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Easy Virtue

Blood sport

Scott Speedman in Adoration

“Oh, you’re an American,” sighs Mrs. Whittaker (Kristin Scott Thomas) with undisguised dismay on welcoming her new daughter-in-law to the family estate in rural England.

You can’t entirely blame her. In the mid-1920s, families like the Whittakers had all they could do to keep up appearances in an economy that no longer rewarded people like them for carrying on the traditions of centuries past. And it takes more than a little money to support a house that is approximately the size of Snyder.

Far from what she had imagined as a spouse for her callow young son and heir apparent John (Ben Barnes), Larita (Jessica Biel) is American with a vengeance. She has a past. She races cars, and wins. She’s older than her new husband, not enough to claim cougar status but clearly enjoying the same benefits. And the last thing she expects to do is move into chez Whittaker, an aspect of their proposed life together that John had neglected to mention.

Easy Virtue is based on a play by Noel Coward, written in the first flush of the playwright-cum-bon-vivant’s early rush of success, when he was 25. You may have seen it at Niagara-on-the-Lake when it was revived in 2000, though if you did you may not recognize much of Coward’s original in this film version. (You’d recognize even less in the silent version Alfred Hitchcock made in 1928.)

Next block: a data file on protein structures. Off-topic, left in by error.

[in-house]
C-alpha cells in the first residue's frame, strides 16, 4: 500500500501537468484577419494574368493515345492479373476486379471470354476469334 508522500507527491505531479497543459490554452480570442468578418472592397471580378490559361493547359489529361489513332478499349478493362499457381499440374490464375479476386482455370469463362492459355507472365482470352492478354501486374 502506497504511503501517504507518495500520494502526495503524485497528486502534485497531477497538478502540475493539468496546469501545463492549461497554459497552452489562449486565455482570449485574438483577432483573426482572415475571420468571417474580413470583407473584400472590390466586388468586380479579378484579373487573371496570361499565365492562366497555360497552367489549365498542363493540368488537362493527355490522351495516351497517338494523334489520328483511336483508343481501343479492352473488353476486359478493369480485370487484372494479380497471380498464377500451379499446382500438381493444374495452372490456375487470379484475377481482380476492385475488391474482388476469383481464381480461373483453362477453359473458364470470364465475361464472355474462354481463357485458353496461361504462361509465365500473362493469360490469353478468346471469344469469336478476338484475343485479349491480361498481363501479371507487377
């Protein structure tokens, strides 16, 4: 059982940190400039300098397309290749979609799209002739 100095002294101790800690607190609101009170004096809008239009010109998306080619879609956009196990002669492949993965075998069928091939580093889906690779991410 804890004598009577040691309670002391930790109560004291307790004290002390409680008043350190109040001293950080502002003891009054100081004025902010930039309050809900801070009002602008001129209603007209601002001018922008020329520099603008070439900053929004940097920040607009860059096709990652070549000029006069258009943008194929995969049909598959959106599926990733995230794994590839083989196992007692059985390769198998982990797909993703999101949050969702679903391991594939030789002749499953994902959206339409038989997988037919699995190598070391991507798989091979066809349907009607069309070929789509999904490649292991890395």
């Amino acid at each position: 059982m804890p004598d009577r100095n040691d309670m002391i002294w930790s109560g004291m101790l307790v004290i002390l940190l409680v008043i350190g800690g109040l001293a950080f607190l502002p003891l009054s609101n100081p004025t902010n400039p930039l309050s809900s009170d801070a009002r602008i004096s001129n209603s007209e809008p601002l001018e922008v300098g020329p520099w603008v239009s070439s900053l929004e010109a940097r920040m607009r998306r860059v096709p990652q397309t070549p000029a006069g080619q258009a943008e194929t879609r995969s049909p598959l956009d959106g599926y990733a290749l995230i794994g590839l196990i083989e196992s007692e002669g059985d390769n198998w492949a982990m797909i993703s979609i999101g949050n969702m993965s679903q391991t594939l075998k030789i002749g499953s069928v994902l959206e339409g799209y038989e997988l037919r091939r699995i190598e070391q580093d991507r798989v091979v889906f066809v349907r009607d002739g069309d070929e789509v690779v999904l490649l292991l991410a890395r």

While hewing to Coward’s basic plot, the movie has been substantially re-imagined by director Stephan Elliott. If you’re like me, you may mistake him for Stephen Daldry, who directed Billy Elliot. He is rather the Australian who had a hit in 1994 with The Adventures of Priscilla, Queen of the Desert, followed by a pair of ill-considered movies and a few years recuperating from a near-fatal skiing accident.

Aided by the fact that this isn’t one of Coward’s better-known works, Elliott and co-scripter Sheridan Jobbins sought to turn the material into something that might please modern fans of the playwright, along with plot amplifications that play to our more lurid appetites. This is an awfully slippery slope to set down, like those lab technicians who devised computer-colorization of movies in the 1980s and defended themselves by claiming that the original filmmakers would have made color films if they’d had the choice.

Still, if Easy Virtue isn’t entirely Cowardly it does a reasonably good job of imitating his dryly witty dialogue. As the paterfamilias, played by a seedy-looking Colin Firth, says when asked about his hushed-up experiences after the War, “We try not to speak about it. Except in public.” Unable to vent their differences publicly, characters maintain a battle of passive-aggressive sniping, barbs cushioned by polite company in which you can pretend that you’re kidding.

It’s entertaining as far as it goes, with Larita’s freewheeling Americanness colliding at every juncture with the repressed attitudes of her mother- and sisters-in-law. But eventually all this comedy comes up against Coward’s original theme, which probably wasn’t terribly novel even when he wrote the play: that the British gentry’s moral superiority is an unearned pose, the “easy virtue” of the title. It’s when the story takes this up in earnest that the movie becomes a display of shooting fish in a barrel.

Watch the trailer for Easy Virtue

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